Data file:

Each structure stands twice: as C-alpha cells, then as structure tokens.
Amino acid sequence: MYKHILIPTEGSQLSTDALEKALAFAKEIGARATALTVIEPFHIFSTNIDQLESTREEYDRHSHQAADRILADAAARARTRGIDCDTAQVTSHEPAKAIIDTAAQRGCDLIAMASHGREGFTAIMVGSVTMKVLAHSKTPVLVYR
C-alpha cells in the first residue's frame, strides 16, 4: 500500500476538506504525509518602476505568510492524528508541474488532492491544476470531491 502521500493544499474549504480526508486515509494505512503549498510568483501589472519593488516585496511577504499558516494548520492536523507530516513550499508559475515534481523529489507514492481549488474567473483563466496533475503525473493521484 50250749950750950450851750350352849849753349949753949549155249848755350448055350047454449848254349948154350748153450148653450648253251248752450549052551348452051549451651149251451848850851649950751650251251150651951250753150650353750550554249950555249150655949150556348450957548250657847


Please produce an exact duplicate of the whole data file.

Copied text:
Each structure stands twice: as C-alpha cells, then as structure tokens.
Amino acid sequence: MYKHILIPTEGSQLSTDALEKALAFAKEIGARATALTVIEPFHIFSTNIDQLESTREEYDRHSHQAADRILADAAARARTRGIDCDTAQVTSHEPAKAIIDTAAQRGCDLIAMASHGREGFTAIMVGSVTMKVLAHSKTPVLVYR
C-alpha cells in the first residue's frame, strides 16, 4: 500500500476538506504525509518602476505568510492524528508541474488532492491544476470531491 502521500493544499474549504480526508486515509494505512503549498510568483501589472519593488516585496511577504499558516494548520492536523507530516513550499508559475515534481523529489507514492481549488474567473483563466496533475503525473493521484 50250749950750950450851750350352849849753349949753949549155249848755350448055350047454449848254349948154350748153450148653450648253251248752450549052551348452051549451651149251451848850851649950751650251251150651951250753150650353750550554249950555249150655949150556348450957548250657847